Human Geography is essential to understanding our world

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Kentucky High School Teacher of the Year Allison Hunt reviews for a final exam with students in her AP Human Geography class at DuPont Manual High School (Jefferson County). Photo by Amy Wallot, Dec. 17, 2012
Kentucky High School Teacher of the Year Allison Hunt reviews for a final exam with students in her AP Human Geography class at DuPont Manual High School (Jefferson County).
Photo by Amy Wallot, Dec. 17, 2012

What is Human Geography? That is a question I am frequently asked when I tell people that I teach Advanced Placement Human Geography. I have often jokingly told people that Human Geography is the new name for anatomy. Human geography entails pretty much all aspects of life. It is about people and how the physical environment and interactions with others shape societies. Unlike some geography courses of the past, human geography is not about simple place location; instead it goes much deeper into the successes and struggles of various societies (including our own).

My love of geography developed at an early age. My family enjoyed a wide variety of family trips. As we traveled, I encountered people doing different economic activities and living in different types of houses, and I heard different kinds of music and enjoyed different kinds of food. Those experiences resulted in a curiosity regarding reasons behind cultural differences. Those questions are still the basis of my approach to geography today.

The study of human geography became profoundly personal to me as I went through the process of adopting my two youngest children from Russia. The differences in governments, cultural perspectives, languages, historical backgrounds, urban and rural landscapes, population issues and physical geography were better understood and appreciated due to my geography background. When the action of an American sending her adoptive child back to Russia threatened our receipt of a court date, I was panicked, but still better equipped to comprehend the political wrangling and perceptions of both sides. Russia is a very interesting and complex country, steeped in its own history and tradition, and I will continue to help my boys understand the culture of their native country as they grow older. In the meantime, I enjoy passing along my family’s tradition of family vacations and exploration. Explaining to my sons the different physical features of Earth and how human beings interact with their physical environment is exciting and fulfilling.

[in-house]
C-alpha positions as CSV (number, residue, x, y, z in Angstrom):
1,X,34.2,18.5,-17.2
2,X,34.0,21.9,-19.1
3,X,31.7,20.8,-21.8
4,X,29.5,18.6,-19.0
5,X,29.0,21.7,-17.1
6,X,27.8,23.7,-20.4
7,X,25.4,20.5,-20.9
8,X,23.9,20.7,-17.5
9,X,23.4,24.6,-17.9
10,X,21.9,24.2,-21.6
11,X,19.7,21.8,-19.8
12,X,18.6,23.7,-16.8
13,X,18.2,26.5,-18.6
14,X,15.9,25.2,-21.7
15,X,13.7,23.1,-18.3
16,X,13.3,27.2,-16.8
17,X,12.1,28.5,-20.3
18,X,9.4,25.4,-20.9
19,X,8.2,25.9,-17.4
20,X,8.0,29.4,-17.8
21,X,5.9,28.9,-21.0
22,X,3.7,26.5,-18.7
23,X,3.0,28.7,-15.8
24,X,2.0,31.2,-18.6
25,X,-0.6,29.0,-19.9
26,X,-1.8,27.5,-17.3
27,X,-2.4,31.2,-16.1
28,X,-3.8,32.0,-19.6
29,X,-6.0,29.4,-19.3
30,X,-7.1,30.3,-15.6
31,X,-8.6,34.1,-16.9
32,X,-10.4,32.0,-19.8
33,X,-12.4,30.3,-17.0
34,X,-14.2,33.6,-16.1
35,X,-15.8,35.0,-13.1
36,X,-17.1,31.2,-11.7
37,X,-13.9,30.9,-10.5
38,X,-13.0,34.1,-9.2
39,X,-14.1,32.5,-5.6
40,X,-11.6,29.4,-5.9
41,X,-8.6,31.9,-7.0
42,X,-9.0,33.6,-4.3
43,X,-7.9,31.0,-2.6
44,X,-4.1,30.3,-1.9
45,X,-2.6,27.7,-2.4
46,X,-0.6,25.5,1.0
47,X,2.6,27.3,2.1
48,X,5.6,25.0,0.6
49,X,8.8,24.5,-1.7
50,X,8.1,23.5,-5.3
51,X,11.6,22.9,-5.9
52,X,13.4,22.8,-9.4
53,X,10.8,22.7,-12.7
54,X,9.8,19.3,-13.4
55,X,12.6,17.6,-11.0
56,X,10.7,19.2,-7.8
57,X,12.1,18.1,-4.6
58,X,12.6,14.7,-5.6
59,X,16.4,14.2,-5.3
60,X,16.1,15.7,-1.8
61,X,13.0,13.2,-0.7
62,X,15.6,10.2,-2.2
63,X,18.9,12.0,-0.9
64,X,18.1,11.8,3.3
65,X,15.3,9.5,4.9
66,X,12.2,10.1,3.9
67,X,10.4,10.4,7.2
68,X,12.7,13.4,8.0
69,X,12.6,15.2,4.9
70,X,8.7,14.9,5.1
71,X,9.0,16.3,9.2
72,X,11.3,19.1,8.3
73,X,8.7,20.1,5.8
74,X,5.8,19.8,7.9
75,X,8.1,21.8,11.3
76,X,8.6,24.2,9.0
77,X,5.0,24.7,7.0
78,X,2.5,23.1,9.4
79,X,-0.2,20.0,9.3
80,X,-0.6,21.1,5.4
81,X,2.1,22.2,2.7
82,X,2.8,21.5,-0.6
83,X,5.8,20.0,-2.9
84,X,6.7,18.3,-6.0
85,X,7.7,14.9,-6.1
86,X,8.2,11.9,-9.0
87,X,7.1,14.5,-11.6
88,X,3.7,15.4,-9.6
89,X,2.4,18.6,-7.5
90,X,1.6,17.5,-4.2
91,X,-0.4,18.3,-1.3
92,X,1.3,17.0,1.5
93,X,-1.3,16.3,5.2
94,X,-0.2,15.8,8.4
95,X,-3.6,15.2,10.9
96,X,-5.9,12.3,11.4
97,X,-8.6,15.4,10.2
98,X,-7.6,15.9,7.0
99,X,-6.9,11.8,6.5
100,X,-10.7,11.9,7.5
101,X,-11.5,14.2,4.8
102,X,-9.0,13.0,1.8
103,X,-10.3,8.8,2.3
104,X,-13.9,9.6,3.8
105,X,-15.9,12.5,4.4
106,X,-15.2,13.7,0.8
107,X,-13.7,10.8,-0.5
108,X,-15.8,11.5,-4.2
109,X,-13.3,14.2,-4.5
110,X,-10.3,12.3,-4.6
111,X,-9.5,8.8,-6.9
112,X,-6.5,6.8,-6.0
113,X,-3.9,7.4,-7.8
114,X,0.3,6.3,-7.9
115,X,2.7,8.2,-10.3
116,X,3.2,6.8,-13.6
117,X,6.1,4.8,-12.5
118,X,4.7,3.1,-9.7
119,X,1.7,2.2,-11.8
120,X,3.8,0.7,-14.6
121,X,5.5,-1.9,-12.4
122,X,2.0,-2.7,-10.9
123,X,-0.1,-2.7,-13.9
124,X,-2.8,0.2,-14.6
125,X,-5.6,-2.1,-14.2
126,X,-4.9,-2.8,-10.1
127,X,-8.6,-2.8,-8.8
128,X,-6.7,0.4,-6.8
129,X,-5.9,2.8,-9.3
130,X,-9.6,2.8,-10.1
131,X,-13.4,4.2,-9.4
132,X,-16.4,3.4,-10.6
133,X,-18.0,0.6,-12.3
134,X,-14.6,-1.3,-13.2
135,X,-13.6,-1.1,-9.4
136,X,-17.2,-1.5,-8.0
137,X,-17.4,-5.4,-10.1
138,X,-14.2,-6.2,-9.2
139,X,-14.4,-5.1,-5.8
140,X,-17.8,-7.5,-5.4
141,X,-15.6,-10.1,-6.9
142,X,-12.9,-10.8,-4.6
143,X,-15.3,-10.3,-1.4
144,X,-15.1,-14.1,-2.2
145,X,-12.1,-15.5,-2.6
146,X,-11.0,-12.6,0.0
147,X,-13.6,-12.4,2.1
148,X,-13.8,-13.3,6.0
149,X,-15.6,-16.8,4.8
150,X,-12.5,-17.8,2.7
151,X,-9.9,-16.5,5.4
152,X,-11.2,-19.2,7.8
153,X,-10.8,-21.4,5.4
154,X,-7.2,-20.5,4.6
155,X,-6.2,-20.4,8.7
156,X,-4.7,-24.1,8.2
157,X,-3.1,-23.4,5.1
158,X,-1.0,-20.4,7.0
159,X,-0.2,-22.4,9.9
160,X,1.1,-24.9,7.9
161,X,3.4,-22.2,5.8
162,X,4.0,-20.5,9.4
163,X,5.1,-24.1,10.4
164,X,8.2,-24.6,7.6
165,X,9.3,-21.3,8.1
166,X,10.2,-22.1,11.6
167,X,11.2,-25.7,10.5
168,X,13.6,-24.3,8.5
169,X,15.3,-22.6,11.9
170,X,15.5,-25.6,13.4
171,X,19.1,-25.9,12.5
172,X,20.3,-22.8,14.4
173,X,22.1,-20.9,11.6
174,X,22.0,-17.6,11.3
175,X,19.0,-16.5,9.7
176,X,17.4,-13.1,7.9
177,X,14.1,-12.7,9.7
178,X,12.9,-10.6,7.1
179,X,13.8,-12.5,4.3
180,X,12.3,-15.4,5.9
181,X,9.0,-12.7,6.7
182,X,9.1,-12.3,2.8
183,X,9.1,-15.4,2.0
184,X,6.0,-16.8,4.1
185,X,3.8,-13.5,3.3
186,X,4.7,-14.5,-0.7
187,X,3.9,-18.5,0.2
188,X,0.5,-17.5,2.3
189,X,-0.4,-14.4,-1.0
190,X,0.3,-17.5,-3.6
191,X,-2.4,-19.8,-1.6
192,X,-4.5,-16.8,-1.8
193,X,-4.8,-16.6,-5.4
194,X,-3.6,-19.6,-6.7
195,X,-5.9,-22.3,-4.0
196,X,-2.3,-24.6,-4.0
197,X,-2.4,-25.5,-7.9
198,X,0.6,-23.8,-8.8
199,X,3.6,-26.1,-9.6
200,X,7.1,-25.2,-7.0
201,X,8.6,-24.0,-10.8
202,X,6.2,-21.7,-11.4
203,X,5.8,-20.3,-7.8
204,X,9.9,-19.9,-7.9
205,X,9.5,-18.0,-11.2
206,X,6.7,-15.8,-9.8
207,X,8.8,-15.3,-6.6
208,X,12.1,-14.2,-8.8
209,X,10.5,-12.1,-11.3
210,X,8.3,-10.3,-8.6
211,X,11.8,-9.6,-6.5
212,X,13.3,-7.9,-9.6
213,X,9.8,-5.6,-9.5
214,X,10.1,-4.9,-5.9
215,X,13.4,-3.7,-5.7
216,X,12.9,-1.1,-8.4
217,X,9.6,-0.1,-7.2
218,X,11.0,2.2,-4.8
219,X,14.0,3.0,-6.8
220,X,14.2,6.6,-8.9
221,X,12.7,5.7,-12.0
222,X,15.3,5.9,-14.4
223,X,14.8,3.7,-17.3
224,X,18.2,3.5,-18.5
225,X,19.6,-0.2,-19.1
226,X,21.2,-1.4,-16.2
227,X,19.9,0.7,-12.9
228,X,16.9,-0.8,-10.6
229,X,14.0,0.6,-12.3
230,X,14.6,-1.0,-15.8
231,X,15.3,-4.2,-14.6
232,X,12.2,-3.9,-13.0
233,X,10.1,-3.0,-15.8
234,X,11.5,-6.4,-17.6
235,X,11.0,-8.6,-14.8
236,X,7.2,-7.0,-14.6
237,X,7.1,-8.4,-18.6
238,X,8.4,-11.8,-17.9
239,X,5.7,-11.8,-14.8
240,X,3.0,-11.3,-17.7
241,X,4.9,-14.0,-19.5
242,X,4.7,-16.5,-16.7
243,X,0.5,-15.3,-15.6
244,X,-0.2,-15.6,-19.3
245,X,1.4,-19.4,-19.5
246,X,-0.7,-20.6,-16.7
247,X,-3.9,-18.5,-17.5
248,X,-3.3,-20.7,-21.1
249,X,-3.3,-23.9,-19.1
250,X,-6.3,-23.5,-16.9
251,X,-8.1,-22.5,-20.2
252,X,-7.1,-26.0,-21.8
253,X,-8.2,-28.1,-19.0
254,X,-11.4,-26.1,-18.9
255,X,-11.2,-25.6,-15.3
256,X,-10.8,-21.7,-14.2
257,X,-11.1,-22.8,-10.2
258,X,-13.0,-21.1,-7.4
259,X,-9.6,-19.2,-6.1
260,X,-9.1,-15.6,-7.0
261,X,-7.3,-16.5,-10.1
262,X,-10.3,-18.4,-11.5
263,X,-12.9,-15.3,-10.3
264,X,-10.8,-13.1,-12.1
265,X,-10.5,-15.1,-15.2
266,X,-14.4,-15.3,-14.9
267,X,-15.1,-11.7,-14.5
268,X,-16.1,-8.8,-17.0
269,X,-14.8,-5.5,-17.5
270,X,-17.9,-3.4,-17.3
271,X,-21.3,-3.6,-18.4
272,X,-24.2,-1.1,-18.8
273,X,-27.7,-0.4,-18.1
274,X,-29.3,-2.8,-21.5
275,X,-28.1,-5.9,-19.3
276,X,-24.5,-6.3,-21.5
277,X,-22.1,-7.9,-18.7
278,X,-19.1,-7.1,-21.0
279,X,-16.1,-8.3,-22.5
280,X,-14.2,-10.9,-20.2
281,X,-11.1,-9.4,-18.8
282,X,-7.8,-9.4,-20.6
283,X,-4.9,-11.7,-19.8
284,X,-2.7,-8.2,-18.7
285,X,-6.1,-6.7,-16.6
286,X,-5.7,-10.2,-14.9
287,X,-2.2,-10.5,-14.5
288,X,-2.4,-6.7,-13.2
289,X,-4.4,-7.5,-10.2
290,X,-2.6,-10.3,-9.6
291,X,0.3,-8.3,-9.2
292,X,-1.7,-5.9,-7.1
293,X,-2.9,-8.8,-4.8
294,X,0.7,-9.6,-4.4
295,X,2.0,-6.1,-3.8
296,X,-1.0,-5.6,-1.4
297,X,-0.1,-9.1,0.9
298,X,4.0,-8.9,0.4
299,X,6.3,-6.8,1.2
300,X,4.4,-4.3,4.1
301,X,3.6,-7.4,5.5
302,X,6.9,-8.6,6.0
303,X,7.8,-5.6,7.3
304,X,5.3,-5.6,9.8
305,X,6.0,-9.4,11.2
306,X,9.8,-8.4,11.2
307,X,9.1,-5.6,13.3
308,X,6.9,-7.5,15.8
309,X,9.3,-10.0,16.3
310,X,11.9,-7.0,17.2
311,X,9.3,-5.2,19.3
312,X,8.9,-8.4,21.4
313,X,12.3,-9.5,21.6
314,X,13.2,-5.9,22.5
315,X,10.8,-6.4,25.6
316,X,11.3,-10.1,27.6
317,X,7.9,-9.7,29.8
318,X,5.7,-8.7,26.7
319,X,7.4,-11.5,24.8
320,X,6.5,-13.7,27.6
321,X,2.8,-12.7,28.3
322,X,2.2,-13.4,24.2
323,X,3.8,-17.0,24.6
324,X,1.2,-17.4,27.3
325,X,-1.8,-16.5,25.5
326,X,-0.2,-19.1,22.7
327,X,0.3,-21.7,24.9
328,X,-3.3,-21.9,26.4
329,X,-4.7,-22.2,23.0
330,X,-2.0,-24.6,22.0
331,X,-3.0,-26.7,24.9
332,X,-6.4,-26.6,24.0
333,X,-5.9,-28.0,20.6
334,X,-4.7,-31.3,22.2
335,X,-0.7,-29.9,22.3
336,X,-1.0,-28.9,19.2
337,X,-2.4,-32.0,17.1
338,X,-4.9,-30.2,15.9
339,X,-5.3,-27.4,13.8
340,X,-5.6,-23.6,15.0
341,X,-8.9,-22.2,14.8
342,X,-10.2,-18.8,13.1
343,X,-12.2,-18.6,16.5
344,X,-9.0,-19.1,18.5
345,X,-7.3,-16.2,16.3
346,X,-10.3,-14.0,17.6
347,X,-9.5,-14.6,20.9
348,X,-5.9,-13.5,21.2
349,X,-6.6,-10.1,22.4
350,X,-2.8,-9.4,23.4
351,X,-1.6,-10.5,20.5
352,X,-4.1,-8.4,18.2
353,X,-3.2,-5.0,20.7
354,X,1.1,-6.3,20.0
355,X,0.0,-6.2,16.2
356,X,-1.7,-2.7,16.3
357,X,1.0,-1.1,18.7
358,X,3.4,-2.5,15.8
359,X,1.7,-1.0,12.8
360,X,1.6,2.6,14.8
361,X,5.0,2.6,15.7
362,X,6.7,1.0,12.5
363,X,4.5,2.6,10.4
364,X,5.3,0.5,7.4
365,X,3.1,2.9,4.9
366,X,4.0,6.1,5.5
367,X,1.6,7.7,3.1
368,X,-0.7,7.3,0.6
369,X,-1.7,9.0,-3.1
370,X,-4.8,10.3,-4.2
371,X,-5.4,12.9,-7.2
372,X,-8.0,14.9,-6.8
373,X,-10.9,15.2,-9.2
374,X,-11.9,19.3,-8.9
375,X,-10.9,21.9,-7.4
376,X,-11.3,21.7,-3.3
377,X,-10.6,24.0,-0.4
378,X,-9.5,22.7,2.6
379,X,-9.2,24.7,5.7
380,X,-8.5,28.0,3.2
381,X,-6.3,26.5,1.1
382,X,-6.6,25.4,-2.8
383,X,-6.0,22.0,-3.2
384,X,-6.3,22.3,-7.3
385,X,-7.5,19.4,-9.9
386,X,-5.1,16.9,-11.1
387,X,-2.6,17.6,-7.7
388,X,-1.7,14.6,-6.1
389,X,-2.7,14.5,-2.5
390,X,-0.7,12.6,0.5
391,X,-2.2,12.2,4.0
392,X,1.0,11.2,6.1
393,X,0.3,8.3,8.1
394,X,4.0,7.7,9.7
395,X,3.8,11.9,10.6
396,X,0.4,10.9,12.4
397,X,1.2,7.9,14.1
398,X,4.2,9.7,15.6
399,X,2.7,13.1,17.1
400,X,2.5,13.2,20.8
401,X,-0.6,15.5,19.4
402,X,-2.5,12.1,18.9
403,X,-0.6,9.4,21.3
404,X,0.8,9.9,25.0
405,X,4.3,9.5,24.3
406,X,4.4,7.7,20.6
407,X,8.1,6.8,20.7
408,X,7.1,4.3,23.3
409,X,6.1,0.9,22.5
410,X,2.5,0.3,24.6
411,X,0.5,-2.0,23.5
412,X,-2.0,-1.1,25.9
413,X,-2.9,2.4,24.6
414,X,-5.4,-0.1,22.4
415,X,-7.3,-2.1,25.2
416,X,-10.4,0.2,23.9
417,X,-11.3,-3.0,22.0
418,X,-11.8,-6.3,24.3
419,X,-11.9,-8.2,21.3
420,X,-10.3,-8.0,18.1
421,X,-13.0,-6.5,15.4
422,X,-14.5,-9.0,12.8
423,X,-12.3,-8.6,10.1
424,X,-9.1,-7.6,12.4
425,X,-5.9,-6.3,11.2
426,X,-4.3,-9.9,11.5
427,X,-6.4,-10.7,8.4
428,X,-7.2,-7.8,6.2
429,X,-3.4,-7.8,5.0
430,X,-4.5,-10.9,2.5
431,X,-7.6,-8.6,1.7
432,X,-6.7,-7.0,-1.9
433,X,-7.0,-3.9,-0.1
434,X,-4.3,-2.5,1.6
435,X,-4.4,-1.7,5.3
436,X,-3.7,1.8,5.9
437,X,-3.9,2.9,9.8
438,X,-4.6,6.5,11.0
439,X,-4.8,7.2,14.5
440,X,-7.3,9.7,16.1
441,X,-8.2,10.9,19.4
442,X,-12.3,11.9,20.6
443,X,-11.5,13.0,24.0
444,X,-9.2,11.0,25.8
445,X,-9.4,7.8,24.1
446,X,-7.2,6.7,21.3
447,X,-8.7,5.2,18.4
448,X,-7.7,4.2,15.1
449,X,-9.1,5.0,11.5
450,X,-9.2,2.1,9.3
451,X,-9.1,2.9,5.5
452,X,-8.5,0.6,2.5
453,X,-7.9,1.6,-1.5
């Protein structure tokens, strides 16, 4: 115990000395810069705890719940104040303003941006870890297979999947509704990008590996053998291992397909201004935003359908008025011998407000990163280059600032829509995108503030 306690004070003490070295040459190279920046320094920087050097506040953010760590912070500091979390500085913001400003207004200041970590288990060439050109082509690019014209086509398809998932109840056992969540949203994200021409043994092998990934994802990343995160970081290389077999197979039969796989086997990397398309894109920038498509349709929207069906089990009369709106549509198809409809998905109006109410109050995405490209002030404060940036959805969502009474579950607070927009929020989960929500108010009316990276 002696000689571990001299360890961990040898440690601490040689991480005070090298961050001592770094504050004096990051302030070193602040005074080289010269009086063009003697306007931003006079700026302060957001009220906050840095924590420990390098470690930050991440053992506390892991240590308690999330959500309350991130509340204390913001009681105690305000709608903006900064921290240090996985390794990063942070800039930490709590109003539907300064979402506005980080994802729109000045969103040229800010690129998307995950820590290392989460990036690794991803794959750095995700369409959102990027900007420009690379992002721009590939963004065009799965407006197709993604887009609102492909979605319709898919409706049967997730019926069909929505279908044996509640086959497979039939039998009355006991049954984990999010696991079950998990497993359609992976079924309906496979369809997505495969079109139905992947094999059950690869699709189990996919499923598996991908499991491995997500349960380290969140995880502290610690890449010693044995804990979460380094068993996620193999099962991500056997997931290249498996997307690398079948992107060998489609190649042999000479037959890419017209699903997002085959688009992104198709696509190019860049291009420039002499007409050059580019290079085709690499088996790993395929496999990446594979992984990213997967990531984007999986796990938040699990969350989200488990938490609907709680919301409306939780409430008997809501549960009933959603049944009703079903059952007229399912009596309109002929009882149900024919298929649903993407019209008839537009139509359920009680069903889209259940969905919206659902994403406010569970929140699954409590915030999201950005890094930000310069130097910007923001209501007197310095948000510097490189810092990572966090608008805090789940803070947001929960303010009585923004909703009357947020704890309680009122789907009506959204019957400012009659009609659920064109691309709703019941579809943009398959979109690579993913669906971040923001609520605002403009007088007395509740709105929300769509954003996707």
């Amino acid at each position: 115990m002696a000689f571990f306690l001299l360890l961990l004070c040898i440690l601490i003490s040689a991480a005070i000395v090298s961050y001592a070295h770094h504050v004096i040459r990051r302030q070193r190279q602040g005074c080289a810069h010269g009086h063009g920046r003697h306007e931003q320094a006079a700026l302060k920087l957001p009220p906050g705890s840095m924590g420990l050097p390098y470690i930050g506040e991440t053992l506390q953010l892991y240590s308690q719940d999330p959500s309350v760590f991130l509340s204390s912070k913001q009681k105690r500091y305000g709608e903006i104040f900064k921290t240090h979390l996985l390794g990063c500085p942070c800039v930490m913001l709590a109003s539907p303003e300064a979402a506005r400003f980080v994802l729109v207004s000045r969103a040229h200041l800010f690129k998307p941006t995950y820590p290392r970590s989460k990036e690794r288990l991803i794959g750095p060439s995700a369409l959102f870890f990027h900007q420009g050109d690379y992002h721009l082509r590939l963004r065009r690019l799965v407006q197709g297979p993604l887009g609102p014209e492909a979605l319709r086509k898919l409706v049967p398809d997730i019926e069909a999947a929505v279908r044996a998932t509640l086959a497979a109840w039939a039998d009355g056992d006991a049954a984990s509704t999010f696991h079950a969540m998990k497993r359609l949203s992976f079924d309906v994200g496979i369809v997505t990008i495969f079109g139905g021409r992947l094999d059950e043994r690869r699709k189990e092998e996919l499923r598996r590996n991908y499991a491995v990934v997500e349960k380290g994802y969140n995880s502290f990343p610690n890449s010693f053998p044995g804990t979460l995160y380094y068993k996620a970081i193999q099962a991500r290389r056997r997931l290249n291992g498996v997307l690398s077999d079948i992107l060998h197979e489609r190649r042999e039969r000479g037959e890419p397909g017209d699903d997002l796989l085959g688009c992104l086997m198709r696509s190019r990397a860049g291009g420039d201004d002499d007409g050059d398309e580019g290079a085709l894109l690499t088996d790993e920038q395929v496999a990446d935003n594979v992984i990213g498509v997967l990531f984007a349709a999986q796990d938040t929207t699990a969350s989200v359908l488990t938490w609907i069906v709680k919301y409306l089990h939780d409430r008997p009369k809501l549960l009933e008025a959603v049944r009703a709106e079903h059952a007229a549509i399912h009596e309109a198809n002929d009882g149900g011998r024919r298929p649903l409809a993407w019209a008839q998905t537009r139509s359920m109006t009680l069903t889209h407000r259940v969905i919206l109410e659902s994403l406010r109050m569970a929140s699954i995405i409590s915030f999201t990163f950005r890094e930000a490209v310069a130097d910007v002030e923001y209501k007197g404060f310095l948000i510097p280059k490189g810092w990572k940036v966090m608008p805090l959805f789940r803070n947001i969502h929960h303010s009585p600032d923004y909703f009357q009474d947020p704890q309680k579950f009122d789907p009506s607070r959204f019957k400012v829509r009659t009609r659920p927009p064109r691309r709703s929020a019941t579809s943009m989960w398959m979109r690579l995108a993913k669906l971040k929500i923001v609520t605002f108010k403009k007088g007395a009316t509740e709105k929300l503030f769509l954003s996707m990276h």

Geography education is essential to the education of our students at all levels. Often, discussions about how to create 21st-century learners merely involve technology. While modern technology is a valuable tool that enables us to interact with others and explore places in new ways, it is the development of an understanding of societies that is really essential to success in our increasingly interconnected world. There is great value in simply analyzing a map – be it electronic or paper. As journalist Robert Kaplan said, “If you want to know what Russia, China or Iran will do next, don’t read their newspapers or ask what our spies have dug up — consult a map. Geography can reveal as much about a government’s aims as its secret councils. More than ideology or domestic politics, what fundamentally defines a state is its place on the globe.”

Geography is all around us, if we open our eyes. As a result, geography isn’t a topic that needs to or should be exclusively relegated to the frontier of social studies courses. Instead, it is part of us experiencing life with intellectual curiosity. It simply boils down to critically questioning the reasons for and impact of the patterns that exist in the world around us. All problems we face are, at their root, geographic problems – from where to lay fiber optic cables to how to minimize our environmental impact to ethnic conflicts. A firm base in geographic literacy will result in more effective solutions to the issues we currently face and will face in the future.

The natural curiosity and love of learning exhibited by my own children is equally present in my students. I get to teach every day, at home and at school, about our world and the various cultures that help define it. My passion is to help increase awareness of the world in which we live and to celebrate the successes of people everywhere. I am thankful that I have the daily opportunity to help motivate, teach and inspire students as they grow into enlightened, participatory and passionate lifelong learners who are truly equipped to interact with our increasingly global society. Don’t forget to look at the world around you and ask questions.

Allison Hunt, an AP Human Geography teacher at Manual High School in Jefferson County, was selected as the 2013 Kentucky High School Teacher of the Year on Oct. 17, 2012. This is her first column for Kentucky Teacher. She and Heidi Givens, the Kentucky Elementary School Teacher of the Year, will alternate monthly column-writing duties throughout their reigns. Their columns will run the last Thursday of each month.

1 COMMENT

  1. Interesting word for human geography: Demonyn. See the linked Wikipedia entry.

    A demonym (pron.: /ˈdɛmənɪm/), also referred to as a gentilic, is a name for a resident of a locality. A demonym is usually, though not always, derived from the name of a locality;[1] the demonym for a resident of Britain is Briton, and the demonym for a resident of Turkey is Turk. Yet the most common English language demonym for the people of the Netherlands is Dutch (though the word Netherlander is also used).

    http://en.wikipedia.org/wiki/Demonym

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